Nevertheless, lock-picking competitions clearly fed off of the broader press and popular interest in technology at this time. Still more absorbing than the construction of locks was the feat of picking them. The fact that contemporaries understood the modern lock (with its moving parts) as a ‘machine’ imbued the competitions with the intrigue of a battle between mechanical skill and the material product of that skill. The act also carried an air of mystery, never more so than in Hobbs’s 16-day struggle against the Bramah lock, which was conducted behind closed doors. The Illustrated London News – which had previously detailed Hobbs’s tactics in picking Chubb’s detector lock – extensively covered this trial of mechanical skill, providing illustrations of Hobbs’s bespoke lock-picking apparatus, and carefully explicating his method.
As exemplars of ingenuity and determined, competitive effort, lock-picking contests appealed to a technically-attuned public. Attention again focused on Hobbs in 1854, when he tried in vain to pick Edwin Cotterill’s climax detector lock. The lock-picking implement produced on this occasion was formed of a hoop bearing twelve pieces of wire around a central spring; each wire corresponded to a slider in the lock, and each could be operated independently, so as to apply the unique degree of pressure to each individual slider required to operate the mechanism.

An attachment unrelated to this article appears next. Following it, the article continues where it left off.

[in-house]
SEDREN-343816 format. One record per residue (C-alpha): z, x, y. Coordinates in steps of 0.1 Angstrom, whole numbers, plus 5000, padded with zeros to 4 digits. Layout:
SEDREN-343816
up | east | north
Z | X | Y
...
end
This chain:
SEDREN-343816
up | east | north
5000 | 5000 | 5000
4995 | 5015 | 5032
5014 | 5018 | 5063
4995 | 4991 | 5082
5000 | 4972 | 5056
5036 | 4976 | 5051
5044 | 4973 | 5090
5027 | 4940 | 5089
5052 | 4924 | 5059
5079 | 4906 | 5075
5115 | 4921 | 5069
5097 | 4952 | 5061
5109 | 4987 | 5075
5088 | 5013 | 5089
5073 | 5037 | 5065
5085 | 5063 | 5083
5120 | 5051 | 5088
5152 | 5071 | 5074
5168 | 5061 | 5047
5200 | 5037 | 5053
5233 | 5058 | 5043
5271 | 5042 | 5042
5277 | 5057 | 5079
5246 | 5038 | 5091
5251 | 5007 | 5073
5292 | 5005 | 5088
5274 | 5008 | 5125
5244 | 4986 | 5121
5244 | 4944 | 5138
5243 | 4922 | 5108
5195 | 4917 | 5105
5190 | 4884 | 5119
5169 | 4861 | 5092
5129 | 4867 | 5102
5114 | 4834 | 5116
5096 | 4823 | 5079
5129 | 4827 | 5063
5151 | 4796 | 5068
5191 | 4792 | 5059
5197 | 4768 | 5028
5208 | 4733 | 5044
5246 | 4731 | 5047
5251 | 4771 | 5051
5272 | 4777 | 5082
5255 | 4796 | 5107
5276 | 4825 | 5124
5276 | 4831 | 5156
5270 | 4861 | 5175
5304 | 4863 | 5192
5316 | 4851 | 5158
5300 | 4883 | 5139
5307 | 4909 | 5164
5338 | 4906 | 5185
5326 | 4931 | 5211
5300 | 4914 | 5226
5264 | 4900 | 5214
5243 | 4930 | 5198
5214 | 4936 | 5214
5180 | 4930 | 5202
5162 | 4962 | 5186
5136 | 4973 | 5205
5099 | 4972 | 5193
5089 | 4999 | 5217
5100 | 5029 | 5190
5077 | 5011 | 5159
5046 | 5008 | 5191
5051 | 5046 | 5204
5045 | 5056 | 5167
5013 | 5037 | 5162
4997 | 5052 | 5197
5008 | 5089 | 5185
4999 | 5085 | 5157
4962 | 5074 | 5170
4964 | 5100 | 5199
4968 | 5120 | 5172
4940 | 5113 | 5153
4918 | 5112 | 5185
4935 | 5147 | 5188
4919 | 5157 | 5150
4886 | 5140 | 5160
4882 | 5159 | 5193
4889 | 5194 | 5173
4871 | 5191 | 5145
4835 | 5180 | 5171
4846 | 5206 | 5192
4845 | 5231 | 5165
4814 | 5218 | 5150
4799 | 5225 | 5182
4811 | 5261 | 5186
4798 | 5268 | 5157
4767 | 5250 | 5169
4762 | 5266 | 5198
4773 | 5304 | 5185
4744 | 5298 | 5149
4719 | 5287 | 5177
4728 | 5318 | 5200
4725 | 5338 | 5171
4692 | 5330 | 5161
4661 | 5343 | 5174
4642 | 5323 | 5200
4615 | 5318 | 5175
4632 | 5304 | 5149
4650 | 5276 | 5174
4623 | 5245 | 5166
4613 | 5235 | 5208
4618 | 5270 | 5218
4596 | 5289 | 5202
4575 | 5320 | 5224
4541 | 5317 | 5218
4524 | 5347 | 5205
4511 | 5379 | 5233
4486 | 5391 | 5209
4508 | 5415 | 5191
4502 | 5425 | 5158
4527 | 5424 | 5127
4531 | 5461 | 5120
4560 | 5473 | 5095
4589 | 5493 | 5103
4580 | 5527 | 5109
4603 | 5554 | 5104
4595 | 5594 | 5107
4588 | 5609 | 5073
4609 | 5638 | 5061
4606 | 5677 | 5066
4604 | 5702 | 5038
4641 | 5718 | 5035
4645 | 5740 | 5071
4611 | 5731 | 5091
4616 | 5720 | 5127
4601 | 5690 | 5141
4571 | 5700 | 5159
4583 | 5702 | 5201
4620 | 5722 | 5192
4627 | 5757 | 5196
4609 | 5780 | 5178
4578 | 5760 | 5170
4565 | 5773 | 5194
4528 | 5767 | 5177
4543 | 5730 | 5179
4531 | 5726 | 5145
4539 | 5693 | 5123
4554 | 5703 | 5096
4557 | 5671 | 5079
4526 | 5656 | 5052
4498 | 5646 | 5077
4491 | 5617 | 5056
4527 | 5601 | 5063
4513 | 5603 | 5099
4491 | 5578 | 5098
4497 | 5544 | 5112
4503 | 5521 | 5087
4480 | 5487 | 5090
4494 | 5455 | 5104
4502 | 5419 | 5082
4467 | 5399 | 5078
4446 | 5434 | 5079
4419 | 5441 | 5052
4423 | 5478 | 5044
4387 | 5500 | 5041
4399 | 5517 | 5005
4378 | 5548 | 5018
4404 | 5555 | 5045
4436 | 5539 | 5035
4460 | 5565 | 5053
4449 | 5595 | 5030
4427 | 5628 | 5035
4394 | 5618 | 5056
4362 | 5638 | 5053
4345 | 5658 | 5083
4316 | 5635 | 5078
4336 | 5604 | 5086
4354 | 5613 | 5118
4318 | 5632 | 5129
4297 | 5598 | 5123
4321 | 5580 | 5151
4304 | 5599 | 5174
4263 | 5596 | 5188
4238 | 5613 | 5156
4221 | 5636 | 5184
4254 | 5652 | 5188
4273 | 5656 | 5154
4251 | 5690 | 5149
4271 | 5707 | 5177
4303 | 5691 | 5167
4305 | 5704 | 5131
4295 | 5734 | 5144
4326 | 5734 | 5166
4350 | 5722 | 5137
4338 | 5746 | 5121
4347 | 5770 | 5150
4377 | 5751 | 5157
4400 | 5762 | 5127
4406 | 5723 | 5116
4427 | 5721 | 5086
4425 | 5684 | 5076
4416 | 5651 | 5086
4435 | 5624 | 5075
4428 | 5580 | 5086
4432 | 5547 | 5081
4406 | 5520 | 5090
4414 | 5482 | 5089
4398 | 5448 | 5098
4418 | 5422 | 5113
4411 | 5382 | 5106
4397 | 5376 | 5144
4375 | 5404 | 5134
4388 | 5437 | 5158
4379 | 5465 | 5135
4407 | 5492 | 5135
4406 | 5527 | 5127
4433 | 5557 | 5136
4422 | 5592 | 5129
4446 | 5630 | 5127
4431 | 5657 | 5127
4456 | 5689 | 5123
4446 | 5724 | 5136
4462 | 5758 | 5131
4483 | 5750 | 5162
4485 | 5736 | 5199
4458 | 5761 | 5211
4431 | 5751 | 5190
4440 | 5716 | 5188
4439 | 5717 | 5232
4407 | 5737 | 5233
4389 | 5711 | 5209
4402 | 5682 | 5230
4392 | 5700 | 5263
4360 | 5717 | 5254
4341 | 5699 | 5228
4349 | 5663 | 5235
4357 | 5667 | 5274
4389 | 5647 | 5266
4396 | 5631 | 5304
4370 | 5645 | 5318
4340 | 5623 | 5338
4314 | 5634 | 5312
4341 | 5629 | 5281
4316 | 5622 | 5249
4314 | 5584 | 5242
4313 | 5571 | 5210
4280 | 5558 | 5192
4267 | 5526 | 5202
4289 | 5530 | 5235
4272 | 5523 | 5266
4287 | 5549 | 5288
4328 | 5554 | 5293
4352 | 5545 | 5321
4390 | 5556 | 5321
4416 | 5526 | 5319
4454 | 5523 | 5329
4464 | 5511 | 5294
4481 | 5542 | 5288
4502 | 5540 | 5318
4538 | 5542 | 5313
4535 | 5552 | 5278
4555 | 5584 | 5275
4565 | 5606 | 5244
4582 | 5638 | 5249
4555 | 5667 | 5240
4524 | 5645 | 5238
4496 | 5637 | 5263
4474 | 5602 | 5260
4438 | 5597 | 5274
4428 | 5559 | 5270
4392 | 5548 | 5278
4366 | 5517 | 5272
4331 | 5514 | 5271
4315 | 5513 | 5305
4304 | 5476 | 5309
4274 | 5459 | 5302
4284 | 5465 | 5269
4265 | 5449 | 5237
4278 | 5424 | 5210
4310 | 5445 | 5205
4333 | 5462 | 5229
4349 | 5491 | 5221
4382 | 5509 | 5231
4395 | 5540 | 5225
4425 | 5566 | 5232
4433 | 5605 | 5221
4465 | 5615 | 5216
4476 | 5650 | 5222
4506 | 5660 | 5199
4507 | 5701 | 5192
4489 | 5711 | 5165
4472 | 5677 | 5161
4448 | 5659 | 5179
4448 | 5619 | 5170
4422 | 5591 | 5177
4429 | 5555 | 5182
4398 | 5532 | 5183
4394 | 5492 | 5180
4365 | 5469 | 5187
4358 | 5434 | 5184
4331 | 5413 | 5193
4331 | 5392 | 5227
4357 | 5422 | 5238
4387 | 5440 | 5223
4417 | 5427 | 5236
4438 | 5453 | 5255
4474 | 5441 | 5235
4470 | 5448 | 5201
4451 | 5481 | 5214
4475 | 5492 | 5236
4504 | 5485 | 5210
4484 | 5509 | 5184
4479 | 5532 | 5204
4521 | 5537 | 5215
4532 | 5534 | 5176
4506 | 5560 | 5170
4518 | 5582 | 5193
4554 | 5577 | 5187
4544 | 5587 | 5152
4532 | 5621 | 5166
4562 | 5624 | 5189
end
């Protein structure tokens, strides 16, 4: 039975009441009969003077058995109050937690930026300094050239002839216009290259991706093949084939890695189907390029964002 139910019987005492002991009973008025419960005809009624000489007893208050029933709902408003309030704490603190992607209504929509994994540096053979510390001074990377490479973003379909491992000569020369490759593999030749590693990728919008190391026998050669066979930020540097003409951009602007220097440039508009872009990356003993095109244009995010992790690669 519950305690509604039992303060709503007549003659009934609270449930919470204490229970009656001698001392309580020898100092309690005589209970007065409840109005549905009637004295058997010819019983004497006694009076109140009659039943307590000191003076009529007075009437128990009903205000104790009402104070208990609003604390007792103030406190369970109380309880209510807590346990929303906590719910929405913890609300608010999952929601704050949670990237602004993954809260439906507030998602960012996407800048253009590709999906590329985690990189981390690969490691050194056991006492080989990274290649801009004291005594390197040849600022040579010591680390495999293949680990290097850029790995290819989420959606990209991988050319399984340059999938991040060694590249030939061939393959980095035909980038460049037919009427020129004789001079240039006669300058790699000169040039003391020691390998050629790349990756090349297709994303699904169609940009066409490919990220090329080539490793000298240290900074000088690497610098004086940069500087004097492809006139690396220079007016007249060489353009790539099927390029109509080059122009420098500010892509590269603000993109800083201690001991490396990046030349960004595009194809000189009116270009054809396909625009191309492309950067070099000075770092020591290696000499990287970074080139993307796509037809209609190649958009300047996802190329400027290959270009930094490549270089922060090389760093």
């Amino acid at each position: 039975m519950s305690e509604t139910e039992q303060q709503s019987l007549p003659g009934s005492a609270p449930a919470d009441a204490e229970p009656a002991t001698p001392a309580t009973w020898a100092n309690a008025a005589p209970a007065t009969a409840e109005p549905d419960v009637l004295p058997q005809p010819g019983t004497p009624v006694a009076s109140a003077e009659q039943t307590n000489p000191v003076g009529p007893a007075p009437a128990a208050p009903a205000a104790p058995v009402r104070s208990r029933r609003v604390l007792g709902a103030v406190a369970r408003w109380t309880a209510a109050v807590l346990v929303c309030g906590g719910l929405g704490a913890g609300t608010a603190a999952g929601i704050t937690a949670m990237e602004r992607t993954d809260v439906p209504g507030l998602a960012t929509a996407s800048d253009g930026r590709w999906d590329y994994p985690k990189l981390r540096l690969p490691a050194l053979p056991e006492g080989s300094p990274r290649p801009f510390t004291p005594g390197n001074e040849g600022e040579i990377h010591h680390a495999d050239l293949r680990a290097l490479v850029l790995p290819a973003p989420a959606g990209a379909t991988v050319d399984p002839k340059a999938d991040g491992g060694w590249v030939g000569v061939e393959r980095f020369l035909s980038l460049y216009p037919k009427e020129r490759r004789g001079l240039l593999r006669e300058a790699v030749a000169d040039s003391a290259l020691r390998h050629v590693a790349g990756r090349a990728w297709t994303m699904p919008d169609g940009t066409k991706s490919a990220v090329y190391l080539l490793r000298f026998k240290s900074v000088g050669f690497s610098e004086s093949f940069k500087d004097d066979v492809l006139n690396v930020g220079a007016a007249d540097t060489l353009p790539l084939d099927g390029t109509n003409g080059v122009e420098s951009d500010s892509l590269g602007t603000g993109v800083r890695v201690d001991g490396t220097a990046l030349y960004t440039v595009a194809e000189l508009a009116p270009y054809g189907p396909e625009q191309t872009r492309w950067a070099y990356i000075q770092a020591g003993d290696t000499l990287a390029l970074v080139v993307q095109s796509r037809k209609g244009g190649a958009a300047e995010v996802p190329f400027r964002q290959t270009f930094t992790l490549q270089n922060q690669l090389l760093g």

The Manchester Guardian noted that this ‘very ingenious construction’ struck those present with ‘surprise and admiration.’ However, critical to the lock-picking spectacle was Hobbs’s use of this remarkable contrivance – his showmanship: In pressing inwards any wire, Mr. Hobbs placed the handle between his lips, and let the end rest against a tooth. The object of this was to test precisely the amount of pressure necessary to force back any given slide, and especially to determine the point at which the effect of pressure terminated. For this purpose, a tooth would be more sensitive than the fingers, as a vibration would be sensibly felt by the tooth the instant resistance was met with.